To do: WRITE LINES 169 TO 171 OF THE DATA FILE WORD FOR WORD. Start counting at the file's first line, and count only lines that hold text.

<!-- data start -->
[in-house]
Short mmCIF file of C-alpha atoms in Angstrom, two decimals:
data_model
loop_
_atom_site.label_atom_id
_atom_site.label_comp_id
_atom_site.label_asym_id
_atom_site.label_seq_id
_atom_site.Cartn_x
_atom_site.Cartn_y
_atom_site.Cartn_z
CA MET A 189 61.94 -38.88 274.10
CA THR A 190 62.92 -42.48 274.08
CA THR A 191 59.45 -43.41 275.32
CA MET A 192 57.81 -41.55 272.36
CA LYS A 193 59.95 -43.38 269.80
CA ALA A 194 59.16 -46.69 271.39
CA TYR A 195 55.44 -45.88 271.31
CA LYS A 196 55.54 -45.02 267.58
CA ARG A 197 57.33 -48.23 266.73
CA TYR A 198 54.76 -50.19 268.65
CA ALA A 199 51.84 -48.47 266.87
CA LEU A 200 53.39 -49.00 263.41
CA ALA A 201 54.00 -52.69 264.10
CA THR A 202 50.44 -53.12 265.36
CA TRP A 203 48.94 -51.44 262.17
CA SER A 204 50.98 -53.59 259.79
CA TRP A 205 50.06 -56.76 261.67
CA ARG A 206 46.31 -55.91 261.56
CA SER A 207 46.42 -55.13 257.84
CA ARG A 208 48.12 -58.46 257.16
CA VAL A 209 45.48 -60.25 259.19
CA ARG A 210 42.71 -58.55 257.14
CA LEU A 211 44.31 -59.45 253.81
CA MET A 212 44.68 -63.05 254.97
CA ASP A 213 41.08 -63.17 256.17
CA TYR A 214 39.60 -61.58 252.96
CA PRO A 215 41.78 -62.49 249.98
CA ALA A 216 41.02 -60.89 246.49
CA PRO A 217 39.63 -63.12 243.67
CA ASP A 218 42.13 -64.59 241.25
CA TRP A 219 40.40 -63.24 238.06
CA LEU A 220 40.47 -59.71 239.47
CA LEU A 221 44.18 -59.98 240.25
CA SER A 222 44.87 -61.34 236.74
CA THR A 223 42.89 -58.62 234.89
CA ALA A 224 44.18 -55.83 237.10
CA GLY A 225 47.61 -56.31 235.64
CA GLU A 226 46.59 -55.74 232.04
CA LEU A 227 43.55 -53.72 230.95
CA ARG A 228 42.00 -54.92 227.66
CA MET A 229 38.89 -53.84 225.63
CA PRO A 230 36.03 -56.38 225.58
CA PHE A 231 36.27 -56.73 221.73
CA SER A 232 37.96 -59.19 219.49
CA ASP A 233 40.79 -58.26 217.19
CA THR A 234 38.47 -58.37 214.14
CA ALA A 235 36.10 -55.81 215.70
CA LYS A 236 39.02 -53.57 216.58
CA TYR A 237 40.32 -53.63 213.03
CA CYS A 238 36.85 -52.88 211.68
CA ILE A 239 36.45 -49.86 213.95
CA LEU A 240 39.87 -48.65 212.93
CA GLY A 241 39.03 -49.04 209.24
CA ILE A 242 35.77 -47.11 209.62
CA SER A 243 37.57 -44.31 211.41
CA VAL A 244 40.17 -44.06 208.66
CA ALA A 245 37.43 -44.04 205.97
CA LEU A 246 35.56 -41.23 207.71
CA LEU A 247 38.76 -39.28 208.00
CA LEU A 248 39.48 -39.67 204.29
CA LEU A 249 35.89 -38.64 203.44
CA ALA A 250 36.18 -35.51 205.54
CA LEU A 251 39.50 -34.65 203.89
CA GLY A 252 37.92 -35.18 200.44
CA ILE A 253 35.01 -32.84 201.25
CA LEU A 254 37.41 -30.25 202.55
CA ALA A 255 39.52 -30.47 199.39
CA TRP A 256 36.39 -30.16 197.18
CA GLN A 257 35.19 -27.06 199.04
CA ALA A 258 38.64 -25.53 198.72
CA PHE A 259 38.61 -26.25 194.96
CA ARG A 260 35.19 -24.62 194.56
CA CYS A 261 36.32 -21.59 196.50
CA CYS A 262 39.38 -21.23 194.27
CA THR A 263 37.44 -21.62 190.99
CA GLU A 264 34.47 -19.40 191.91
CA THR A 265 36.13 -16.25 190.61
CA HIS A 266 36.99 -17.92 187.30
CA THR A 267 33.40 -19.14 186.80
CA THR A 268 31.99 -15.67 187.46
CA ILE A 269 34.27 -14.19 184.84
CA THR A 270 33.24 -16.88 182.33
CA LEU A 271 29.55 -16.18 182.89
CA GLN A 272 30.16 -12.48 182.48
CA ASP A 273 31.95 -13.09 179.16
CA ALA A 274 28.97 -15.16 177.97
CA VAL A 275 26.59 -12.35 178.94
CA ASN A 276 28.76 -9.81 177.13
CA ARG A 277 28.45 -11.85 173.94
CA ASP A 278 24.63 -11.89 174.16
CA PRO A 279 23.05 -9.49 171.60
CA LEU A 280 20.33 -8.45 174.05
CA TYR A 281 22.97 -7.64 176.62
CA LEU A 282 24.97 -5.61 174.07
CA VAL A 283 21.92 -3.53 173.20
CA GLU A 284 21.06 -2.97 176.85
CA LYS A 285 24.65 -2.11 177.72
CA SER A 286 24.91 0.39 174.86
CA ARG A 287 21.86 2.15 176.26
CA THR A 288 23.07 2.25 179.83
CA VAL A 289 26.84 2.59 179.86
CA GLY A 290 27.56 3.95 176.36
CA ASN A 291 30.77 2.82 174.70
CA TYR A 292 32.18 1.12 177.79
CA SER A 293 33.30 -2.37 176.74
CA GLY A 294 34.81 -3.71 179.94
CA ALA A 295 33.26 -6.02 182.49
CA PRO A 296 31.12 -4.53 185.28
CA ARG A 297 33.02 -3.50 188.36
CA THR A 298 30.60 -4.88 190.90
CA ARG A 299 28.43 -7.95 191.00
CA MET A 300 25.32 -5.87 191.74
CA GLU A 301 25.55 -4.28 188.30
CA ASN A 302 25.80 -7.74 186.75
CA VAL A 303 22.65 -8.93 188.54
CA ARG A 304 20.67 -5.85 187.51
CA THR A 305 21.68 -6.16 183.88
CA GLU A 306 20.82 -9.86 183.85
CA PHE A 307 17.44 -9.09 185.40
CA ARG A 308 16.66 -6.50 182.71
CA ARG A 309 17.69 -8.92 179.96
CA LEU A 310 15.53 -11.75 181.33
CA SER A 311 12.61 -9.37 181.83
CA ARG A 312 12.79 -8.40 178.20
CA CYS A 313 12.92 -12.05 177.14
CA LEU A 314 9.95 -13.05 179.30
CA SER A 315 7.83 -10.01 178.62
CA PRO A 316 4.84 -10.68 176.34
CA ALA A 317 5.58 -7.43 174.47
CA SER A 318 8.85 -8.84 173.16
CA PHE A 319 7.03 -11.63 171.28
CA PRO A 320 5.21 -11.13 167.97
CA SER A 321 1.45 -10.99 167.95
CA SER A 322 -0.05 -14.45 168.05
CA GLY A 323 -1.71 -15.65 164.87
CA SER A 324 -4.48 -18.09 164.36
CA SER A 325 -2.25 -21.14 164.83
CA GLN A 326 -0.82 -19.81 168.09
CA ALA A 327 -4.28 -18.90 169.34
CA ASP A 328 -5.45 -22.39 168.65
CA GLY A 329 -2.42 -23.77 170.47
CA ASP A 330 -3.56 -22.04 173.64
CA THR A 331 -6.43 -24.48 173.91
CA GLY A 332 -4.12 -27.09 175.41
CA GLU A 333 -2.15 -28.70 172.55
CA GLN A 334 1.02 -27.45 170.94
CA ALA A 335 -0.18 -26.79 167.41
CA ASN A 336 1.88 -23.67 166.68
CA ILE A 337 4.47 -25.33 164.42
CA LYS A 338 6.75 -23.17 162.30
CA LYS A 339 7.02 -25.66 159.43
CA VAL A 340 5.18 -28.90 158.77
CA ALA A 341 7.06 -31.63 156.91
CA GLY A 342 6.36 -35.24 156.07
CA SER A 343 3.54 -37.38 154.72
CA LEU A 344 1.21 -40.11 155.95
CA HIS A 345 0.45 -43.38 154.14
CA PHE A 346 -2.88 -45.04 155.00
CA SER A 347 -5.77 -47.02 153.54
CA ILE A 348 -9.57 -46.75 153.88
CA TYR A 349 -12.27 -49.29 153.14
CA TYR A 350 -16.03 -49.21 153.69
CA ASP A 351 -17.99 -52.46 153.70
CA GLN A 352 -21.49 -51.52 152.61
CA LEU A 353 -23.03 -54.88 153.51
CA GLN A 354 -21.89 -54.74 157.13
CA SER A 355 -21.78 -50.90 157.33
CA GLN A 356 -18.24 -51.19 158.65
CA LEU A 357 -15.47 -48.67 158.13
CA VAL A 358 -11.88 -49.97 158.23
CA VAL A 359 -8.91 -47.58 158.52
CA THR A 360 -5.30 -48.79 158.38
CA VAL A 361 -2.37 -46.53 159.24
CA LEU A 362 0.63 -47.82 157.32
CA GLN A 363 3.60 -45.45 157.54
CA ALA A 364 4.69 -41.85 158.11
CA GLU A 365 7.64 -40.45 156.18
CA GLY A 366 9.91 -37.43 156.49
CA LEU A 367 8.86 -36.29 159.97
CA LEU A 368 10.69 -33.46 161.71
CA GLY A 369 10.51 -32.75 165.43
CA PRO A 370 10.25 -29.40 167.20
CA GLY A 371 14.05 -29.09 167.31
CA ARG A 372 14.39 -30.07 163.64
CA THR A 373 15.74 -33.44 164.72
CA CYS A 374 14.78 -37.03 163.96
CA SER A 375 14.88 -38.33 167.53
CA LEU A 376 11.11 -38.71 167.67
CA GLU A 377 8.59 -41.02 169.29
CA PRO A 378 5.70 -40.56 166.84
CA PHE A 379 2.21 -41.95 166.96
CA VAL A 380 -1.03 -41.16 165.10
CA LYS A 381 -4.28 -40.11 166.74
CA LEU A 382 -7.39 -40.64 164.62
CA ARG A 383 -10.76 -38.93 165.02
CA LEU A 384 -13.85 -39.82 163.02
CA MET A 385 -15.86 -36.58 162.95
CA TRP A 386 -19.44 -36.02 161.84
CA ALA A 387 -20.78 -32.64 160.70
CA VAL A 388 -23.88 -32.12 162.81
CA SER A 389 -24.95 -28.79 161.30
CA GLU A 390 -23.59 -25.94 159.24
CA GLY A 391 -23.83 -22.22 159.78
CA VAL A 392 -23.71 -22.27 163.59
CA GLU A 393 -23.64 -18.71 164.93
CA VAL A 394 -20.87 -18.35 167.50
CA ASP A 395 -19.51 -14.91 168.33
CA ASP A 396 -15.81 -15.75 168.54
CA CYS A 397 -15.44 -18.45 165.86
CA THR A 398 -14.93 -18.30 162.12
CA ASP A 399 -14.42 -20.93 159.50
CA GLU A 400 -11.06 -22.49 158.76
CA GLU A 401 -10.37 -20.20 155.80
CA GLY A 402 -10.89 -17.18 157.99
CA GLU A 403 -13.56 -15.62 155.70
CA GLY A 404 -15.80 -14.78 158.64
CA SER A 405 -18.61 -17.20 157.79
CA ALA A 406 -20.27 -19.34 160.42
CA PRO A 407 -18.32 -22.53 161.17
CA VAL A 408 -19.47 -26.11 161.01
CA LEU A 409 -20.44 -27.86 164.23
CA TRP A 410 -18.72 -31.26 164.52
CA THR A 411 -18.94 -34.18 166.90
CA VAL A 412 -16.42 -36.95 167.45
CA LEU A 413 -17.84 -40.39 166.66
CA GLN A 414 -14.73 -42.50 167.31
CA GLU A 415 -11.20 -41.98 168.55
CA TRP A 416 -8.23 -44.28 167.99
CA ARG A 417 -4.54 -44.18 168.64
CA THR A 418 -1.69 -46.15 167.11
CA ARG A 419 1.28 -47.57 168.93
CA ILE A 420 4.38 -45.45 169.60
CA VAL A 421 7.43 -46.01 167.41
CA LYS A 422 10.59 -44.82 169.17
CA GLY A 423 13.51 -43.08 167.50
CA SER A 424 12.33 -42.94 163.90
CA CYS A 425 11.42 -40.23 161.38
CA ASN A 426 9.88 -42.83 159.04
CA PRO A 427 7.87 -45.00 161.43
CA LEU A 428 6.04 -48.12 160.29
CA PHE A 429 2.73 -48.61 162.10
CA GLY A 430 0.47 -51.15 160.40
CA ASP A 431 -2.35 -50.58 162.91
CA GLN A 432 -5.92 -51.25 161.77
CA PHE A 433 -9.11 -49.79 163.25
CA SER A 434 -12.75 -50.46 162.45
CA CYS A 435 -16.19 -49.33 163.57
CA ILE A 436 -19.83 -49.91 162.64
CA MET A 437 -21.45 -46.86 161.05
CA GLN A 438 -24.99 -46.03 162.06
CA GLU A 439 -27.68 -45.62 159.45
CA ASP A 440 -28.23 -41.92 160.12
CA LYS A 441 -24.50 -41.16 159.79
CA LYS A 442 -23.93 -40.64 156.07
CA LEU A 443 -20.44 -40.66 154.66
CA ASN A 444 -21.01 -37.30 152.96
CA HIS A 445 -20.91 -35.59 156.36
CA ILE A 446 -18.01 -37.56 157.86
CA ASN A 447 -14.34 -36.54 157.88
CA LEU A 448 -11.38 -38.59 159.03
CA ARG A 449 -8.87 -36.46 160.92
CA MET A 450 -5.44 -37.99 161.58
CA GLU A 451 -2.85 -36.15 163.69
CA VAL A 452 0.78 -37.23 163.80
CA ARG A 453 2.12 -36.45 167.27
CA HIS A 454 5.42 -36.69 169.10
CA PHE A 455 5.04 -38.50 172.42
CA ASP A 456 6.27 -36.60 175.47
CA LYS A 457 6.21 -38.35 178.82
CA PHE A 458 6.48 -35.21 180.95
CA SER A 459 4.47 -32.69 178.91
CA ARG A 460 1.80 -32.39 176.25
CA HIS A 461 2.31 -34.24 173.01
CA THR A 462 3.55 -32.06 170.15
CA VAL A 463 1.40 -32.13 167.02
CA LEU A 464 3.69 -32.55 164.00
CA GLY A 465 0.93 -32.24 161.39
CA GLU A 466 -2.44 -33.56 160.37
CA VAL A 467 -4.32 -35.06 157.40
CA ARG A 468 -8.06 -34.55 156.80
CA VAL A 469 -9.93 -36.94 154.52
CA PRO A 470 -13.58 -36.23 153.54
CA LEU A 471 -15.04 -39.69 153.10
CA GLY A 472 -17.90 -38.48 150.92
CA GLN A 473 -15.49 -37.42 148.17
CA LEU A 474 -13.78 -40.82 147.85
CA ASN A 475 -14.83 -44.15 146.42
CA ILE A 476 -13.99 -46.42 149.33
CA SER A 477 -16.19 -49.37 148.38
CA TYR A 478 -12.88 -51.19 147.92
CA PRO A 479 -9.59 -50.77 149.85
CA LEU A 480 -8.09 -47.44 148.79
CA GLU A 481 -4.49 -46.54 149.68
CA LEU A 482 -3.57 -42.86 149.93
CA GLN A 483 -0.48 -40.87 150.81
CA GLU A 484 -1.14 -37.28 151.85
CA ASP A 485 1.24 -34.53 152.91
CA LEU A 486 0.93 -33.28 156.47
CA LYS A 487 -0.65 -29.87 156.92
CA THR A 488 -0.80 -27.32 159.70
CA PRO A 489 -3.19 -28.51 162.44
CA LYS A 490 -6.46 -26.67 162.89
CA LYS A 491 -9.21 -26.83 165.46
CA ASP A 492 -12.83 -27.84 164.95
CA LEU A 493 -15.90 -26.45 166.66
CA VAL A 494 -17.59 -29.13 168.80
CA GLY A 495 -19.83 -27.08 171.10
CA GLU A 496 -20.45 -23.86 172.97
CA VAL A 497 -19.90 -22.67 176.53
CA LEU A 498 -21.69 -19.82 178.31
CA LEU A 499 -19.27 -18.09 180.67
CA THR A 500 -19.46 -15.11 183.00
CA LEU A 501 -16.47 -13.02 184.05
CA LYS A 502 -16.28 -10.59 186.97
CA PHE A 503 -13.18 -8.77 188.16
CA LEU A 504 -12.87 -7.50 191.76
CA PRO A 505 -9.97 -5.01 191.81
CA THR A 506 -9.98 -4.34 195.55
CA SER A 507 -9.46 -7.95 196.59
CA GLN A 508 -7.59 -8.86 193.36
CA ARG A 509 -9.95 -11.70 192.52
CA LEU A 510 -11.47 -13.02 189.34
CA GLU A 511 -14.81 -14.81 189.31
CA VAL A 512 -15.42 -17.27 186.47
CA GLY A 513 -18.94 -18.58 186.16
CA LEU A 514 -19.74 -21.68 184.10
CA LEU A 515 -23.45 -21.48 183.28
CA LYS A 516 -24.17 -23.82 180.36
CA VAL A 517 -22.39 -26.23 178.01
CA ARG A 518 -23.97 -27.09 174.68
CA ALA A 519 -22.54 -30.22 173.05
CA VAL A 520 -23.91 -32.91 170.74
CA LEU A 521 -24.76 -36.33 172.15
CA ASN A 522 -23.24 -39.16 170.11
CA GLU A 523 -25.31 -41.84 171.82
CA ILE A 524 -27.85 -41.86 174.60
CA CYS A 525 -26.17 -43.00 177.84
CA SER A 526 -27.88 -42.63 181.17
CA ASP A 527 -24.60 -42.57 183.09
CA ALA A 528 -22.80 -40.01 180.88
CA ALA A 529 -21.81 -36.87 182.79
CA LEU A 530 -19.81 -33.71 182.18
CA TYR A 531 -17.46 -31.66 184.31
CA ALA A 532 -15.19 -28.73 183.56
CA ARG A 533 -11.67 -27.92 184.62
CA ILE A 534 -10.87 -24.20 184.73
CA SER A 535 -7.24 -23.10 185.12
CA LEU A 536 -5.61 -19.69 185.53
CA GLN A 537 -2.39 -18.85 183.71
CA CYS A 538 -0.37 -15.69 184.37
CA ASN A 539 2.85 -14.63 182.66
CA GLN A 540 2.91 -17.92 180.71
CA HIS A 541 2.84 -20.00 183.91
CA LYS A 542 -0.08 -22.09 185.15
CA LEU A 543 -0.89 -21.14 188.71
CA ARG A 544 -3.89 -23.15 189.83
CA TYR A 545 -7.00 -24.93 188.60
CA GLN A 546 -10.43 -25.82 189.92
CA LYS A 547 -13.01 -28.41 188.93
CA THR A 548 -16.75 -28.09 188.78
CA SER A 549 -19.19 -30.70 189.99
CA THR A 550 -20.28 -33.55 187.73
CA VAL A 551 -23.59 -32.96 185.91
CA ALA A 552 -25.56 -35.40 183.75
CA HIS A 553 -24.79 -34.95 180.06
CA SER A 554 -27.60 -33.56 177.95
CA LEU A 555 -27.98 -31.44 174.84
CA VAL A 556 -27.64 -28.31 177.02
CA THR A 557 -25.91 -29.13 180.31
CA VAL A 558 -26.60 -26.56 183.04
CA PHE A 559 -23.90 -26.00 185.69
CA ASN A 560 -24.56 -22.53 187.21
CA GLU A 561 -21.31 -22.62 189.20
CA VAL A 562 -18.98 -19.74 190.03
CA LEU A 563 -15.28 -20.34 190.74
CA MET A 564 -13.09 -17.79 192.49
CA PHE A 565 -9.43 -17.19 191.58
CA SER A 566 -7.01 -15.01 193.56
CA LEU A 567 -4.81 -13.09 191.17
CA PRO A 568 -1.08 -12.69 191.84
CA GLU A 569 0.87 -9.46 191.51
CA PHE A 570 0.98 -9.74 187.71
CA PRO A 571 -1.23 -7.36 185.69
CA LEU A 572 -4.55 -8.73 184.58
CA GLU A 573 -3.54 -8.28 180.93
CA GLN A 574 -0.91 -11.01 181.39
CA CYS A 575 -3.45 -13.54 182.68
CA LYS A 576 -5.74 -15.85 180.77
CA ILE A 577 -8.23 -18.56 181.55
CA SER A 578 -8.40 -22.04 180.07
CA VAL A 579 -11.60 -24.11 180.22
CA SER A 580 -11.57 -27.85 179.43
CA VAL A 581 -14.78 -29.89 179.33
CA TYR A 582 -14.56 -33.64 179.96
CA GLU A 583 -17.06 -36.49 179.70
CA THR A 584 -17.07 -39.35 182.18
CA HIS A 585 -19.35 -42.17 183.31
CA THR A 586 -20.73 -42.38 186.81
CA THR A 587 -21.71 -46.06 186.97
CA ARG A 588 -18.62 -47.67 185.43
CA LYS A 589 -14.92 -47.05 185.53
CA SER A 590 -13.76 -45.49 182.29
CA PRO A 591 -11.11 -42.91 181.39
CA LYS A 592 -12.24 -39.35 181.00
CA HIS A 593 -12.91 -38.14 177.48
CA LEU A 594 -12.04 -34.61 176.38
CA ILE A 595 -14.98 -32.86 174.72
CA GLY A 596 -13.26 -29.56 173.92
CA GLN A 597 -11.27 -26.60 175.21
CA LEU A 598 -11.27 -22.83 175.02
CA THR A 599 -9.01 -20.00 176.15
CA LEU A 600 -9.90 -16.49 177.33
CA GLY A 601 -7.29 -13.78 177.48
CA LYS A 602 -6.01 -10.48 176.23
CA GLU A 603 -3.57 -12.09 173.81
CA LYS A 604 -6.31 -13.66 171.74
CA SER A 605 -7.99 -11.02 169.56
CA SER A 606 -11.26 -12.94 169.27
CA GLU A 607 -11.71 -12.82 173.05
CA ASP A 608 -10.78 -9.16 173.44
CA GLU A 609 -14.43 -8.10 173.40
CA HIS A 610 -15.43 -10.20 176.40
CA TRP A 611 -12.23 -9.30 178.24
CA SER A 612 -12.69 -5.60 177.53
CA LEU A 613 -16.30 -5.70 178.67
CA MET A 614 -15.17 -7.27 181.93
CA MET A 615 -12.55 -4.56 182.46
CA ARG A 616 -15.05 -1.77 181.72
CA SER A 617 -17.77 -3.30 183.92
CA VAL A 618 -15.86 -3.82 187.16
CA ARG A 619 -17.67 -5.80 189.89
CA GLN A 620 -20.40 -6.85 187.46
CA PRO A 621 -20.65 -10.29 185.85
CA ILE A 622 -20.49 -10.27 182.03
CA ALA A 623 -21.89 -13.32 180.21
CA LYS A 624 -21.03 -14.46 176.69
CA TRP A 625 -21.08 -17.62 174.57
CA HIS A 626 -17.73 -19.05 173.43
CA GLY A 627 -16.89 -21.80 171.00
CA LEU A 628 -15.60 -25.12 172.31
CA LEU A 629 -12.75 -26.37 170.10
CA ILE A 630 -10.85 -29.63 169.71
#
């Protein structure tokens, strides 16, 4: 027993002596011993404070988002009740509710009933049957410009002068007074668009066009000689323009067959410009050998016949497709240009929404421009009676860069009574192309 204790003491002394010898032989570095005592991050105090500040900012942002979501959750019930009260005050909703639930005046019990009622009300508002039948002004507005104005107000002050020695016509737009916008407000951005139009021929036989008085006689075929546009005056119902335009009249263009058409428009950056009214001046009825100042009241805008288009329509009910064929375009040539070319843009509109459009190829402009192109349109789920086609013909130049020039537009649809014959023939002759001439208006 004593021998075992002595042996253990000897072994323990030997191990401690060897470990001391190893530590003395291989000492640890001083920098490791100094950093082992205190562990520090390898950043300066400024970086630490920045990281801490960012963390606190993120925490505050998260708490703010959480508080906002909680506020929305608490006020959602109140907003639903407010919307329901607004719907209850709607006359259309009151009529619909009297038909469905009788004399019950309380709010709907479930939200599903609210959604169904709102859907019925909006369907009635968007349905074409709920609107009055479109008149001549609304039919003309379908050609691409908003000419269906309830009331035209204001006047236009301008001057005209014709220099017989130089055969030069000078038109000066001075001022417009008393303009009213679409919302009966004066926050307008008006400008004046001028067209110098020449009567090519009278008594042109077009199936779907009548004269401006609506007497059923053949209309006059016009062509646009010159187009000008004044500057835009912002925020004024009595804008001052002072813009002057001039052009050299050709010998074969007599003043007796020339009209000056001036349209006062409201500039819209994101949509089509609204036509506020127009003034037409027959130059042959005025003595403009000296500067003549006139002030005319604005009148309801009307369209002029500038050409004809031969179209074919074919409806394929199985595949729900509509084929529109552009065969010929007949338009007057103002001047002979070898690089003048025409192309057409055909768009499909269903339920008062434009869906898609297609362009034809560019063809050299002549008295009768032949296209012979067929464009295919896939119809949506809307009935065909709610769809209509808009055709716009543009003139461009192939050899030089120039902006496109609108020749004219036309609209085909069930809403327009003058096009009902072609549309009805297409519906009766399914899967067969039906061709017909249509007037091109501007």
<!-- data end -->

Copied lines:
CA PHE A 346 -2.88 -45.04 155.00
CA SER A 347 -5.77 -47.02 153.54
CA ILE A 348 -9.57 -46.75 153.88